Concepts of dynamic equilibrium of interest for river management in the lower Maas catchment
Jef Vandenberghe, Jos De Moor, Gemma Venhuizen
Geographia Polonica (2011) vol. 84, Special Issue Part 2, pp. 141-153 | Full text
This paper discusses the interaction between climate change, land use, water managementand internal evolution within a river catchment, applied to the Maas River catchment. It isbased on the results of a project carried out as part of the Dutch research programme “ClimateChanges Spatial Planning”, theme “Climate Scenarios”. These results were obtained by a combinationof proxy reconstructions and by numerical modelling of past, present-day and near-futureclimate and river evolution. Since external factors like climate change and human impact influencethe river system in such a way that they will have severe consequences for society, economyand public health, understanding of the cause-and-effect relations within a river basin appears tobe of utmost importance. Therefore, a background framework for accurate water managementstrategies, based on the intrinsic factors and external driving factors (climate, human impact) influencingthe Maas River, has been developed. Together with the simulations, which give a goodoverview of the trends in precipitation and discharge between 4000–3000 BP and 1000–2000AD (as well as an outlook to the 21st century), the proxies help to gain insight into the long-termchanges in climate and hydrology in the Maas River basin. It appears that the principles of the dynamicequilibrium in a river system provide most useful guidelines for such a background. Fromthe reconstructed river evolution it is illustrated what kind of effects may be expected from eachnatural or anthropogenic distortion of that equilibrium for flood risks, changes in river courseand morphology, and fluvial transport capacity. It is concluded that river management, includingcompliance with the recent European directives for maintenance of natural heritage of river systems,should find a balance between providing the possibility to the river to maintain a dynamicequilibrium, based on its reconstructed historical river behaviour, and necessary measures asdirected by practical social and economic needs.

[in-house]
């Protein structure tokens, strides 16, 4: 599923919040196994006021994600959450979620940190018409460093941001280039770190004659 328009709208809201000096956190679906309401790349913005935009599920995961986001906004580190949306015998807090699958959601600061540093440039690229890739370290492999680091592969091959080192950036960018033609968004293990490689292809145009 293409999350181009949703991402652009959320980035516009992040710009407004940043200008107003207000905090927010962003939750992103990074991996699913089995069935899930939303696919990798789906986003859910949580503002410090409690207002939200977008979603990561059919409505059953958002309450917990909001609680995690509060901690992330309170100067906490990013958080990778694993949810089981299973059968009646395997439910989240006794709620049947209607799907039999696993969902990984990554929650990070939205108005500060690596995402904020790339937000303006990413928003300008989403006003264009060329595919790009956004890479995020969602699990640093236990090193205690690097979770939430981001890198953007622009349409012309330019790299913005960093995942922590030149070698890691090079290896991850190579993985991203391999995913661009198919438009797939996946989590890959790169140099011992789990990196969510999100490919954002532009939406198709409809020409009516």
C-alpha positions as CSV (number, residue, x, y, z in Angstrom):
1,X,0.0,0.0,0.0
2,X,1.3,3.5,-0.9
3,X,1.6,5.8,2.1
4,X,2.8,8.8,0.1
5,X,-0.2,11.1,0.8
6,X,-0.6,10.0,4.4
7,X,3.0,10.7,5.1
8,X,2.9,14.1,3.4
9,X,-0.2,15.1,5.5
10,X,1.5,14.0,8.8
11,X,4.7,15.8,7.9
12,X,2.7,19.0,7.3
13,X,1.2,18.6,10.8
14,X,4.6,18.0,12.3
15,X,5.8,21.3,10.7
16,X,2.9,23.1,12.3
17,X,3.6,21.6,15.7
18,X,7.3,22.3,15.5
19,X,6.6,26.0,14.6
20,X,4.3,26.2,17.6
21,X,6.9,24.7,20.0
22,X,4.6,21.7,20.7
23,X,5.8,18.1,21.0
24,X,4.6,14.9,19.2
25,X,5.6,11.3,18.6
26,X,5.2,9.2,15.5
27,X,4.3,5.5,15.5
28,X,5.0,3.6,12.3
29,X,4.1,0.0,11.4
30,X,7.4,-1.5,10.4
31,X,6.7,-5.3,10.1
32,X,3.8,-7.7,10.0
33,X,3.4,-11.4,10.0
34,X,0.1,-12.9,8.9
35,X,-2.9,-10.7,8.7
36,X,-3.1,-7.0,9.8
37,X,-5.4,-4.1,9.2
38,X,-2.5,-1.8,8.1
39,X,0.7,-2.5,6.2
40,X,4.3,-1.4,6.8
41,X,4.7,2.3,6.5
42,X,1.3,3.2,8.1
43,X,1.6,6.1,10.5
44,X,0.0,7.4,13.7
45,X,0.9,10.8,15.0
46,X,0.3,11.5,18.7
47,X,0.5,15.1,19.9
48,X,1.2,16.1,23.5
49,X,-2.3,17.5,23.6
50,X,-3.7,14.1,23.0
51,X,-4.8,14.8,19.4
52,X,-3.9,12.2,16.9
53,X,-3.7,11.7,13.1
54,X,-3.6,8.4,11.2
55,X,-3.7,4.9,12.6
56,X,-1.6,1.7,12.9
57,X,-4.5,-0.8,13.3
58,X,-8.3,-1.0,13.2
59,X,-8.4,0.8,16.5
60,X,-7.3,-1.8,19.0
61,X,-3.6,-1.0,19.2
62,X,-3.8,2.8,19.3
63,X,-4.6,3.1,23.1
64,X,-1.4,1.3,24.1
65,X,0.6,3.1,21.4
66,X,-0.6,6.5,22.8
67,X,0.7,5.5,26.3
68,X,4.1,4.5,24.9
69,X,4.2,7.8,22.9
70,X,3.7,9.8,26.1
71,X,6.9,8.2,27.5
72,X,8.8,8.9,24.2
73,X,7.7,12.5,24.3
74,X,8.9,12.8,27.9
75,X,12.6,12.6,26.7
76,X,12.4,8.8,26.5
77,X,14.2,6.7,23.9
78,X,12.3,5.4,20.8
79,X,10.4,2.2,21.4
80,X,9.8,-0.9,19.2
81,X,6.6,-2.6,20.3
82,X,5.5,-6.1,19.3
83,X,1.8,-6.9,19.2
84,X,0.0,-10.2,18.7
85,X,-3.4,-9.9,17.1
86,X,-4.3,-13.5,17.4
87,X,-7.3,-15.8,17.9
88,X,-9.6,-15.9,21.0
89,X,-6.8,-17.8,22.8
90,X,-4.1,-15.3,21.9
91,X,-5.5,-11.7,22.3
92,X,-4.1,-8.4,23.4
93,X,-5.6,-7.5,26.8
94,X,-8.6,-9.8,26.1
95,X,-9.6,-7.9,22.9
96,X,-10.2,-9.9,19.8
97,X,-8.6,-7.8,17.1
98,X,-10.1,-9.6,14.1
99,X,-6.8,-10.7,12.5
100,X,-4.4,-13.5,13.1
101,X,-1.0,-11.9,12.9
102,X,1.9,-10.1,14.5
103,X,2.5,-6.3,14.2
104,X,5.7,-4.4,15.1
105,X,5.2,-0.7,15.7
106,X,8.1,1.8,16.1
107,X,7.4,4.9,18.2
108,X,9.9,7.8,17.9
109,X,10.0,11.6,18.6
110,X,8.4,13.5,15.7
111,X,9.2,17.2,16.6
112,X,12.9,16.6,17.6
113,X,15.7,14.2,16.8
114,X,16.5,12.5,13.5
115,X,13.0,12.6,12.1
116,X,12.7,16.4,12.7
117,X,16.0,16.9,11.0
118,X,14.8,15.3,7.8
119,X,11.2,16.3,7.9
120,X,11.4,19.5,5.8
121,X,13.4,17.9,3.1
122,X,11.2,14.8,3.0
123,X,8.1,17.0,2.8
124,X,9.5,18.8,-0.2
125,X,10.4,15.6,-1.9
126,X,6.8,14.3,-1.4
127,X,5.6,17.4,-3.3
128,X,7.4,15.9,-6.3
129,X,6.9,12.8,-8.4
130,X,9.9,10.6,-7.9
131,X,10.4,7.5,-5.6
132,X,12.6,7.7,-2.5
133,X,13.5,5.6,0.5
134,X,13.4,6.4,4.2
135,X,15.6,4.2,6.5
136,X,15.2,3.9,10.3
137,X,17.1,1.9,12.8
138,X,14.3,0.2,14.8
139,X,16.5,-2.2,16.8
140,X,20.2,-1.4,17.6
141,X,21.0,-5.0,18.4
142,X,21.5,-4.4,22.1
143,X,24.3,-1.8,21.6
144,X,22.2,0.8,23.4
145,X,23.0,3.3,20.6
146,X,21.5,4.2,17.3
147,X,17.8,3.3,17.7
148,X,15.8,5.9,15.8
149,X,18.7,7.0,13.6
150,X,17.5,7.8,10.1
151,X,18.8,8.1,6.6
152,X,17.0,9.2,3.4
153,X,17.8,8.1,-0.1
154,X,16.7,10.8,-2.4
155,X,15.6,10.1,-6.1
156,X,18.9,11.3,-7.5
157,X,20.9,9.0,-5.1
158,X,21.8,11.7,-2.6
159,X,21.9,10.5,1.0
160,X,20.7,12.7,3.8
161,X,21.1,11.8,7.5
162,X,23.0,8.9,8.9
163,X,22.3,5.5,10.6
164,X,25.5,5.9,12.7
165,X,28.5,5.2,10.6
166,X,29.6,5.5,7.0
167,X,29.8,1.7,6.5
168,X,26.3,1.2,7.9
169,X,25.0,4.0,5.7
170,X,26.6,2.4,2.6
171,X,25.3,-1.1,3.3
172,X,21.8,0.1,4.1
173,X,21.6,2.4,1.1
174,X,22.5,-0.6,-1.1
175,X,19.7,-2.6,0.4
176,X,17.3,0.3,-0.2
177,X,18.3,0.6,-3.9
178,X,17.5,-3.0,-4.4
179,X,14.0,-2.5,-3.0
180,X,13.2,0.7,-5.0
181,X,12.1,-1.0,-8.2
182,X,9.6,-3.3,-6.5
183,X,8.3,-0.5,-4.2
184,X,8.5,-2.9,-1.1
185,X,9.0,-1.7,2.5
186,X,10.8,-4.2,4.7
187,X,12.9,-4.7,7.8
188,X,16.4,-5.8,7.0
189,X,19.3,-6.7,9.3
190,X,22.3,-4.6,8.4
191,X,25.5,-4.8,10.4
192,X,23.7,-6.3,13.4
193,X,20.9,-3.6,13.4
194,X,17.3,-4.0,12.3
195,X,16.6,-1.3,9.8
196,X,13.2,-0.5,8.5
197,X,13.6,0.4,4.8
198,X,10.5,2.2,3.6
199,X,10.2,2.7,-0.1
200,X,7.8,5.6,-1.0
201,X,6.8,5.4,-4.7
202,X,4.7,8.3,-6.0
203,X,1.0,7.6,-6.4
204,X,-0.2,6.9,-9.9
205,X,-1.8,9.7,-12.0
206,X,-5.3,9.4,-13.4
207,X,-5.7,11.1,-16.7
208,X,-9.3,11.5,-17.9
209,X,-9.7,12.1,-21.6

Keywords: dynamic equilibrium, river management, climate change, water management, human impact, flooding, Maas River, Geul River, The Netherlands
Jef Vandenberghe, VU University, Institute of Earth Sciences, De Boelelaan 1085, 1081 HV Amsterdam, The Netherlands
Jos De Moor, EARTH Integrated Archaeology, Basicweg 19, 3821 BR Amersfoort, The Netherlands
Gemma Venhuizen, Nova Zemblastraat 23M, 1013 RJ Amsterdam, The Netherlands